ACTA VET. BRNO 2004, 73, : 151-153


  Book Review


Foodborne disease: a focus for health education - 2000. World Health Organization, Geneva. 198 p.ISBN 92 4 156196 3.


   The publication has been prepared by Dr Yasmine Motarjemi, Scientist, Food Safety programme, WHO with contribution from Dr A. Moarefi and Mr. M. Jacob. Further 18 international specialists reviewed the book and provided comments and suggestions. The book is the result of collaboration between WHO's Food Safety and Health Education and Health Promotion programmes.

   The book is subdivided in 5 chapters and 2 annexes. The text is accompanied by 13 tables, 12 figures, 27 instructive boxes.

   The book starts with Preface and Introduction justifying the reason for publishing such a book. WHO identified public education and community participation as essential pillars of strategies for improving food safety and for intervening to prevent foodborne diseases. One of the factors contributing to the scant attention to this subject is the insufficient awareness of health-policy makers and medical and health personnel of the health consequences of food contamination and the links between many diseases and food. The purpose of this book is therefore to: raise the awareness of health policy makers of the importance of foodborne diseases for public health and outline the scope of food safety problems; highlight the importance of the education of food handlers and consumers for the prevention of foodborne illnesses; describe approaches used to select health education messages and key behaviour that need to be changed or reinforced; suggest possible partners or channels for implementation and communication, drawing on past experiences and initiatives or existing material as example of how objectives can be achieved.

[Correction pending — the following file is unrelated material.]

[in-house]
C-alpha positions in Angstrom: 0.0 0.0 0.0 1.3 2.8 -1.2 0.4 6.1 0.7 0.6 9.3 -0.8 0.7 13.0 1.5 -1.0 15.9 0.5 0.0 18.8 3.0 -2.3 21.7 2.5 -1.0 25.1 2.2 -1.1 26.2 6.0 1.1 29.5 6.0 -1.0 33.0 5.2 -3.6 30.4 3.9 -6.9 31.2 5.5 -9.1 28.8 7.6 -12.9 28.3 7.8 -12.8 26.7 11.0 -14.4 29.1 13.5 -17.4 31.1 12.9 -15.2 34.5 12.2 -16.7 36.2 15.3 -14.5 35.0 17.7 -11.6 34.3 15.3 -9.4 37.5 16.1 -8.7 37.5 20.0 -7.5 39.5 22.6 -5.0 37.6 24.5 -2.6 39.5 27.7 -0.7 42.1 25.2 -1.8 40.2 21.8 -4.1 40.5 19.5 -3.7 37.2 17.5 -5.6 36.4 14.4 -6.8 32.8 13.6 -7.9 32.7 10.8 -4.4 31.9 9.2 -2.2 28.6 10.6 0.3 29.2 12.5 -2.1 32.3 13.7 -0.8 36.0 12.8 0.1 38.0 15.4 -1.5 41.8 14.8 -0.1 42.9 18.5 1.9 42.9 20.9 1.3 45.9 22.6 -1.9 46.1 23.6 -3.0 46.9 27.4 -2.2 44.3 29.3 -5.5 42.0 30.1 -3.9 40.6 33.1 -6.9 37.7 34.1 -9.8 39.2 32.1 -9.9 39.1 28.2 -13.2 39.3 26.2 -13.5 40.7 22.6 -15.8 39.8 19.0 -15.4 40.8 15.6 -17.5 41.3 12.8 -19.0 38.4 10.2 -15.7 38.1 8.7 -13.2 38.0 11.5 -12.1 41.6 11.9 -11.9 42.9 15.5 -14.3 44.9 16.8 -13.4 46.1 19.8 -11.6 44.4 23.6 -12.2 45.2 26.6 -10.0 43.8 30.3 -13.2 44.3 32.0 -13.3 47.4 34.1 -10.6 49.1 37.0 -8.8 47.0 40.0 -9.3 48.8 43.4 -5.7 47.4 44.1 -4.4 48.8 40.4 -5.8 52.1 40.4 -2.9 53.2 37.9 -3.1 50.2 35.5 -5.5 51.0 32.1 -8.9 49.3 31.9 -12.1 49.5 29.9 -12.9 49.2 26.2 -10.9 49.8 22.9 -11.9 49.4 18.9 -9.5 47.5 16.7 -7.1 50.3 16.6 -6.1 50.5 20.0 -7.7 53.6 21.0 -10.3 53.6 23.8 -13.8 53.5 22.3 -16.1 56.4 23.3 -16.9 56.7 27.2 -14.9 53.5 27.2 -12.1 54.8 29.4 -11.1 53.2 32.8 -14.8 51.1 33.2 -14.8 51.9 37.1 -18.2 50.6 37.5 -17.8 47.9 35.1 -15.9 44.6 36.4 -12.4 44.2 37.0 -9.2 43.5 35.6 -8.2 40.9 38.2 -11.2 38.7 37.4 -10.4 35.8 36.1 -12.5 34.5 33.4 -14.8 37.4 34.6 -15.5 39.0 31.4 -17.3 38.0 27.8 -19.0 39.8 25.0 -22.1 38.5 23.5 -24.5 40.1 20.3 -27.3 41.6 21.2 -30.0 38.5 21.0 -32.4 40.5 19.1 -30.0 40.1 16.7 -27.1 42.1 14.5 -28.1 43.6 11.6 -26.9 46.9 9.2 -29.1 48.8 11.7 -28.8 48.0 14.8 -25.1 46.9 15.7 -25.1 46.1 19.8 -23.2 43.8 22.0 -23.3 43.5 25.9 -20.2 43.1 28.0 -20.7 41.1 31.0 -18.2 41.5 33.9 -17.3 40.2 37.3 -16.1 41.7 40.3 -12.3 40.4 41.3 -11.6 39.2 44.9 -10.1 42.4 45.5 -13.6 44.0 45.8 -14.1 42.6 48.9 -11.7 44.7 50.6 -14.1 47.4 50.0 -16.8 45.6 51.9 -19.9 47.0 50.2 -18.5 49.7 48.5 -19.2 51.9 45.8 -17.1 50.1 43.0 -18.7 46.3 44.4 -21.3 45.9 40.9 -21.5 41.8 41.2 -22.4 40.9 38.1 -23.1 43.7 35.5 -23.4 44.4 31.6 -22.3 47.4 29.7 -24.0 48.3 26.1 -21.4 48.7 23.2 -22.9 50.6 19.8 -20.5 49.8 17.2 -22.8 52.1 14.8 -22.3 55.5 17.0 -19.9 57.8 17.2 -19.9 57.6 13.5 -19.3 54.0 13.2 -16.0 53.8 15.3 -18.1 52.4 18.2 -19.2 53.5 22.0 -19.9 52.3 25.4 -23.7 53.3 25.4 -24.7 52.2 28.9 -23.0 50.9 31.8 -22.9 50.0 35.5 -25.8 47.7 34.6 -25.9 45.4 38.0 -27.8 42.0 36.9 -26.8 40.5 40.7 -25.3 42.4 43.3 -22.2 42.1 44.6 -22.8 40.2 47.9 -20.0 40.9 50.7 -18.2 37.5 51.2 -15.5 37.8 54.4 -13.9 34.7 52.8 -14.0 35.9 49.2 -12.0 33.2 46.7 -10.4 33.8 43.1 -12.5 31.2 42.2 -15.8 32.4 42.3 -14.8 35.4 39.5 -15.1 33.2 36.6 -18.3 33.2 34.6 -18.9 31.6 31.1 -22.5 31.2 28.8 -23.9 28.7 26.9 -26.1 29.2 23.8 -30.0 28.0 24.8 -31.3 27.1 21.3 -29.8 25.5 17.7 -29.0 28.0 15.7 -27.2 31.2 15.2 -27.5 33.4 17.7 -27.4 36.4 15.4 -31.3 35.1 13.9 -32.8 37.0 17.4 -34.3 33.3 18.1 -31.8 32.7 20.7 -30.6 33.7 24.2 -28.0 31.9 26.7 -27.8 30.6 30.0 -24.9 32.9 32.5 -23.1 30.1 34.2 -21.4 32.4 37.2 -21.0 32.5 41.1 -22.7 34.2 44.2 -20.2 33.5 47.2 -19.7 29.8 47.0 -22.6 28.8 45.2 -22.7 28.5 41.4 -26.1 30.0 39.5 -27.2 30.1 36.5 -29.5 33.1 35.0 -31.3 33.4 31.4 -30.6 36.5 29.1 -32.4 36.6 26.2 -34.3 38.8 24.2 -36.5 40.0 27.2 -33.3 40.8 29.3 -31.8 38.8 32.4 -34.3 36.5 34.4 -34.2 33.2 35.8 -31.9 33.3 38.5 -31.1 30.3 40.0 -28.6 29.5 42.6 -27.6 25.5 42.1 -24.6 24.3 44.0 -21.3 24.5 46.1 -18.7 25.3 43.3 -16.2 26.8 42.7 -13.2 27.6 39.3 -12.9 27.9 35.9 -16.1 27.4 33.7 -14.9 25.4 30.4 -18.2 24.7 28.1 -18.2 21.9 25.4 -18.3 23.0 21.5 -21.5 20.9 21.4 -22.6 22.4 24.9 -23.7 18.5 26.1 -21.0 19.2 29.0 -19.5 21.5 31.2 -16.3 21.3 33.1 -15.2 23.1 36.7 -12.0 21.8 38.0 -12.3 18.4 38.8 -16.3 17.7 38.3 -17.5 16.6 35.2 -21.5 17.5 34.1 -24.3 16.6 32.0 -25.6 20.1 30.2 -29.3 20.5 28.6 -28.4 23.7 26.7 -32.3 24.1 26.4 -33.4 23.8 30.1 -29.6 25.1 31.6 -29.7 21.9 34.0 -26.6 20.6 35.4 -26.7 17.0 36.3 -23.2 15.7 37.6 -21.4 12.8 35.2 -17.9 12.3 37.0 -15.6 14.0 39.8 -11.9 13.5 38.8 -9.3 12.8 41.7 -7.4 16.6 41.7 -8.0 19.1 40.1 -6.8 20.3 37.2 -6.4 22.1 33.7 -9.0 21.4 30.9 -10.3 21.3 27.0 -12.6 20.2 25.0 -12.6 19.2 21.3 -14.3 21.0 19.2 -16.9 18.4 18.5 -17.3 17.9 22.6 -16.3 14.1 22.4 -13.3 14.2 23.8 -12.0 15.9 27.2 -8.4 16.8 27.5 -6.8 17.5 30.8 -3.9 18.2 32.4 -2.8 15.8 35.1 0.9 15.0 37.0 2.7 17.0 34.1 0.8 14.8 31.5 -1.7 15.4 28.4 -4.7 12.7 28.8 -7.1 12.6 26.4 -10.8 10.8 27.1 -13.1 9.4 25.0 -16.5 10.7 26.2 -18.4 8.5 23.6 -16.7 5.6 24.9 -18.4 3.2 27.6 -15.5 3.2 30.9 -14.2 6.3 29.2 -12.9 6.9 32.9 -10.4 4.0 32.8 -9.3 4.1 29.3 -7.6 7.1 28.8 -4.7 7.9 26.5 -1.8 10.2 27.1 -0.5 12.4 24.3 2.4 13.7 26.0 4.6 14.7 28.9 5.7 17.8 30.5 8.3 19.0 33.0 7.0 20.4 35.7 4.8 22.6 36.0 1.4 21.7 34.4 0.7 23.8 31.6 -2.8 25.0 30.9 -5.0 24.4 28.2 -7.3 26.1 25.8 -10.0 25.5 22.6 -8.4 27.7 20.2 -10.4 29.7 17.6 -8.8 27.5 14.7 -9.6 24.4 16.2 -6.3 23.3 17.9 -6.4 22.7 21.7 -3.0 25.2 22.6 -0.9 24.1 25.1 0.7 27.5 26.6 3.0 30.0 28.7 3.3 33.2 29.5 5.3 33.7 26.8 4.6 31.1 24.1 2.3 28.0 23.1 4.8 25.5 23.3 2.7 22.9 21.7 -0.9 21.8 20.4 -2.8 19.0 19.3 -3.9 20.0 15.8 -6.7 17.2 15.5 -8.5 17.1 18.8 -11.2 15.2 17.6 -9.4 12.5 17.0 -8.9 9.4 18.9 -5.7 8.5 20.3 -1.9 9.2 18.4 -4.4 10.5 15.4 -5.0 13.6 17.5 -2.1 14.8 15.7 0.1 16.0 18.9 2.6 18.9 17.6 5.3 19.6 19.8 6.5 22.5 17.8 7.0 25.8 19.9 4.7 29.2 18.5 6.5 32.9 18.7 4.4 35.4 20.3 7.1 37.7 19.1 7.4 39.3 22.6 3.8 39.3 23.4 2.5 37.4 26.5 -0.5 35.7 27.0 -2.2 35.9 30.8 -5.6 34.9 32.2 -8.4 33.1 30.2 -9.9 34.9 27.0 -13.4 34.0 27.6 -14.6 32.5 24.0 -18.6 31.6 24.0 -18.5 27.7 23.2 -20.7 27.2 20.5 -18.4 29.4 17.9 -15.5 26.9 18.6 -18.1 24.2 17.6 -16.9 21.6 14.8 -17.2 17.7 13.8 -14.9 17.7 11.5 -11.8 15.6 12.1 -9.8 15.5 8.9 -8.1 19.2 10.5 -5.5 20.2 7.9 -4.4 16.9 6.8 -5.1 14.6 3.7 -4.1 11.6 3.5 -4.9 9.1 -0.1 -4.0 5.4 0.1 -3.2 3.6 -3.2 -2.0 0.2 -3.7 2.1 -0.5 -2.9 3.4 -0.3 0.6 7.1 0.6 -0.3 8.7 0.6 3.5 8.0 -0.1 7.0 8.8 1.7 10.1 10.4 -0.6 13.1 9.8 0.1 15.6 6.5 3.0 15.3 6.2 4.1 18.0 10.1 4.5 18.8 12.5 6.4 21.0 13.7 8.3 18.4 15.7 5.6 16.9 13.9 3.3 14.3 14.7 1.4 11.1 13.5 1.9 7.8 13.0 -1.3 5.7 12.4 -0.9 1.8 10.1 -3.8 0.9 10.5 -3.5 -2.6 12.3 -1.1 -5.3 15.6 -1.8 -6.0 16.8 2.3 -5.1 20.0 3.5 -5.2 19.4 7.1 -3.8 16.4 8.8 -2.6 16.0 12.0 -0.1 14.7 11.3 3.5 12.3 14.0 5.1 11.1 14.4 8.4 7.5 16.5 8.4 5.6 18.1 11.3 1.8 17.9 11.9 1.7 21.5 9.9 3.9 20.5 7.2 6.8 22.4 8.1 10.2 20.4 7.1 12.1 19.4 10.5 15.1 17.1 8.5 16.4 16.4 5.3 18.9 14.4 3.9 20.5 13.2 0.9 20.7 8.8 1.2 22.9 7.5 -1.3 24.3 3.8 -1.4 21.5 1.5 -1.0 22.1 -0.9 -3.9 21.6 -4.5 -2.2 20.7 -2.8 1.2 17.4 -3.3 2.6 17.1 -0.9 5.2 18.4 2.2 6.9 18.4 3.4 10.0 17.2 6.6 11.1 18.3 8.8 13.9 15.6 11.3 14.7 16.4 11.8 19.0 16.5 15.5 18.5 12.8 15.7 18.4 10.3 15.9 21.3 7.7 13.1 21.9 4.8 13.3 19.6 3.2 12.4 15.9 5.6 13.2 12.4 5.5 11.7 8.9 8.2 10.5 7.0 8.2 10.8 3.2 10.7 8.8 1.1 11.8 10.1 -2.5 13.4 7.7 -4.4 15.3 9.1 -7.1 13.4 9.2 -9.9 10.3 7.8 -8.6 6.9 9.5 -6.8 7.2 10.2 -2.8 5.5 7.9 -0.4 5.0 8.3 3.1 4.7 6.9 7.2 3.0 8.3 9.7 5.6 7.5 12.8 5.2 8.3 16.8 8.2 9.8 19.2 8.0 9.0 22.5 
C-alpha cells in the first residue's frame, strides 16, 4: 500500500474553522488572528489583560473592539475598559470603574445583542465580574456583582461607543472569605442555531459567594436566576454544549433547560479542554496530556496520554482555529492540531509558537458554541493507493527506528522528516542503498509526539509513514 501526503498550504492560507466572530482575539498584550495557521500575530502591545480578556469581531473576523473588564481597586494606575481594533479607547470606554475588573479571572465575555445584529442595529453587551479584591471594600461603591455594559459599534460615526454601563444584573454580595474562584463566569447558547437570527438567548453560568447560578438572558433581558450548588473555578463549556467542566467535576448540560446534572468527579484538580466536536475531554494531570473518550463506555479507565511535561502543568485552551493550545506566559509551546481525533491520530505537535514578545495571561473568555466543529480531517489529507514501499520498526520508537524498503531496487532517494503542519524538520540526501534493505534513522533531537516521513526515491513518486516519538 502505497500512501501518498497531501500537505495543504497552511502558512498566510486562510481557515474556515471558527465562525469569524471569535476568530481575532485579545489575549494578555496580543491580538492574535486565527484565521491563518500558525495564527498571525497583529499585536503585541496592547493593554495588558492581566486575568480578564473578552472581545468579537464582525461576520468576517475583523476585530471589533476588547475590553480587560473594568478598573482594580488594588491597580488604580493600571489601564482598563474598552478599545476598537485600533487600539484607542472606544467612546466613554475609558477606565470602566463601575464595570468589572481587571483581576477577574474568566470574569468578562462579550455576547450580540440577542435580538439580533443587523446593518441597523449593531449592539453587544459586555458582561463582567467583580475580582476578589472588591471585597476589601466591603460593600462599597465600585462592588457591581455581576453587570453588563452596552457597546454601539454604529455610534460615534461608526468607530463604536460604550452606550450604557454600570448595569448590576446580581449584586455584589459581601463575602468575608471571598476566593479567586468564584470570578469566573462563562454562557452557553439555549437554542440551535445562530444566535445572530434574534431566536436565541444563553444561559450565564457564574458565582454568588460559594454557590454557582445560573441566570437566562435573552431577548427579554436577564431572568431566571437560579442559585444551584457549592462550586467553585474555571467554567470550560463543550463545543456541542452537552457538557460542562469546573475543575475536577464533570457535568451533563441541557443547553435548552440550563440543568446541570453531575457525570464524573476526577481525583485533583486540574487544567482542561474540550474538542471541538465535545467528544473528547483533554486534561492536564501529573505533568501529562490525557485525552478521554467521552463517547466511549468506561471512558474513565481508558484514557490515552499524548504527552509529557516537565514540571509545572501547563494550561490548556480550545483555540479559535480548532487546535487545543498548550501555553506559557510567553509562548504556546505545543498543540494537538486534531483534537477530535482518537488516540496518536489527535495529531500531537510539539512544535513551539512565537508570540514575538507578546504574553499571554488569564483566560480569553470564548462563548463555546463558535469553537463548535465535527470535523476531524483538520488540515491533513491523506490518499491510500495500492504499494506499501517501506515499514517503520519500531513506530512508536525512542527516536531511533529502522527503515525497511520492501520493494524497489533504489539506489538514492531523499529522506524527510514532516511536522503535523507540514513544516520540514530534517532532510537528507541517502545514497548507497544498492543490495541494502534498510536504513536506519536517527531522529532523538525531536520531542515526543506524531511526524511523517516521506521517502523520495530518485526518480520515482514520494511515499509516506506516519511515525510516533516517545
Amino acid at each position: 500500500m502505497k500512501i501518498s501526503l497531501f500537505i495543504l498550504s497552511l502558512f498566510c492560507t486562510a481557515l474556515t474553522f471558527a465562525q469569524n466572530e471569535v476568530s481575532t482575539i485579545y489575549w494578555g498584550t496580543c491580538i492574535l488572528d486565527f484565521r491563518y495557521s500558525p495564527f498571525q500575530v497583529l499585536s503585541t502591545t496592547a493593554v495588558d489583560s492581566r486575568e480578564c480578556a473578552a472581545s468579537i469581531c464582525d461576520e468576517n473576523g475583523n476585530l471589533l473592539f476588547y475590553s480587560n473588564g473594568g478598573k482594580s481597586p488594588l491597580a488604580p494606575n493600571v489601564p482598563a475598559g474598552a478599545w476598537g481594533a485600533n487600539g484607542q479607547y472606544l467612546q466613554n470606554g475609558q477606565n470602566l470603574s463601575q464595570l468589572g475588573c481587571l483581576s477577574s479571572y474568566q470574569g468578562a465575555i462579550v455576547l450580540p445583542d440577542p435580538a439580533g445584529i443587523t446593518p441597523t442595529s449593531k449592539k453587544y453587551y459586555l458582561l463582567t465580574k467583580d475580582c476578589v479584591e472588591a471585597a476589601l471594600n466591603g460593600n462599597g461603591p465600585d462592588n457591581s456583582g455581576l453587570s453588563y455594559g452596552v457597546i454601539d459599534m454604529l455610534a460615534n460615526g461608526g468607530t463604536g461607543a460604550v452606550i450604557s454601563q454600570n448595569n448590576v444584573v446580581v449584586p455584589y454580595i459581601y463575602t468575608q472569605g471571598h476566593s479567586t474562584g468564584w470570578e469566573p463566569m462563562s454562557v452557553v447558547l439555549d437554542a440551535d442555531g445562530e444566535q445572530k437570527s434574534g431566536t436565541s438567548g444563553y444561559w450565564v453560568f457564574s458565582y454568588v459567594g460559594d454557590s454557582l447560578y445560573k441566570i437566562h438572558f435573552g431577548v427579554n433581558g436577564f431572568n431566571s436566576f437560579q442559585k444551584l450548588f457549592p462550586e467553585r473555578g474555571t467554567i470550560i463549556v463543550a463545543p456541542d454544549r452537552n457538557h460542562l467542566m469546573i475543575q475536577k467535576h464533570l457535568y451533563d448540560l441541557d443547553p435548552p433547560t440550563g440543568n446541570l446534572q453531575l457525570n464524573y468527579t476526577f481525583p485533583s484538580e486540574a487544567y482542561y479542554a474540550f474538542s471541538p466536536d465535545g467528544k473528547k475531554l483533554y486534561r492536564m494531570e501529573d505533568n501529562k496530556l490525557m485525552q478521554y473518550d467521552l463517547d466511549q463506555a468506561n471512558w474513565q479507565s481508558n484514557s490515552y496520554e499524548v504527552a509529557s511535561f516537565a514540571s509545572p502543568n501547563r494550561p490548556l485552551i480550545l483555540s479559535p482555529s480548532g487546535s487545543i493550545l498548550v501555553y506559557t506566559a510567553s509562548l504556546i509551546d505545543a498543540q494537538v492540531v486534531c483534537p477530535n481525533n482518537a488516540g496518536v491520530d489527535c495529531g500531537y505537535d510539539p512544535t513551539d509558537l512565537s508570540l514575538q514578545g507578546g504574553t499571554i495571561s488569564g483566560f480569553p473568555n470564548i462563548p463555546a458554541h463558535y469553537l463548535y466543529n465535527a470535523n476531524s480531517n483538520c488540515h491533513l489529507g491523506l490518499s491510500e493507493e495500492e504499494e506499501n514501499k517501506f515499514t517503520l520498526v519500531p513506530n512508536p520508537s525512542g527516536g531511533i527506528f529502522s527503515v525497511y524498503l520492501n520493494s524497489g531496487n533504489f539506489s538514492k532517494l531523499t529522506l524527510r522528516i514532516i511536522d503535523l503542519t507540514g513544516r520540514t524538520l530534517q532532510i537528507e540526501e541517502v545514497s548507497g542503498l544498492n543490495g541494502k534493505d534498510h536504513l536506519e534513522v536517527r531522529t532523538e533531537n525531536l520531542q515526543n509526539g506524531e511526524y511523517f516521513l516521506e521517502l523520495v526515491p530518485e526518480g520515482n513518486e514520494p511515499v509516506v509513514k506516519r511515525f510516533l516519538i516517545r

On page V the WTO "Agreement on the Application of Sanitary and Phytosanitary Measures" is declared as one of the basic international documents for food safety. This Agreement is in  contradiction with the concept of the book. Obviously, the authors do not know in full the text and implementation documents that have already caused catastrophic and often irreparable consequences due to diseases, including foodborne ones, spreading through international trade. WTO policy is based upon the principle "business first" admitting explicitly a negative effect of the trade, in our case also at the expense of sanitary quality, i.e. food safety. These documents do not recognize words such as "pathogen-free" food or "healthy" animals. Importing countries cannot reject food animals or foodstuffs which are not epidemiologically healthy - not pathogen-free or to ask for the guarantee for foodborne diseases-free status without "scientific justification" !?. For example, they cannot request salmonella-free food import when these agents exist in importing country !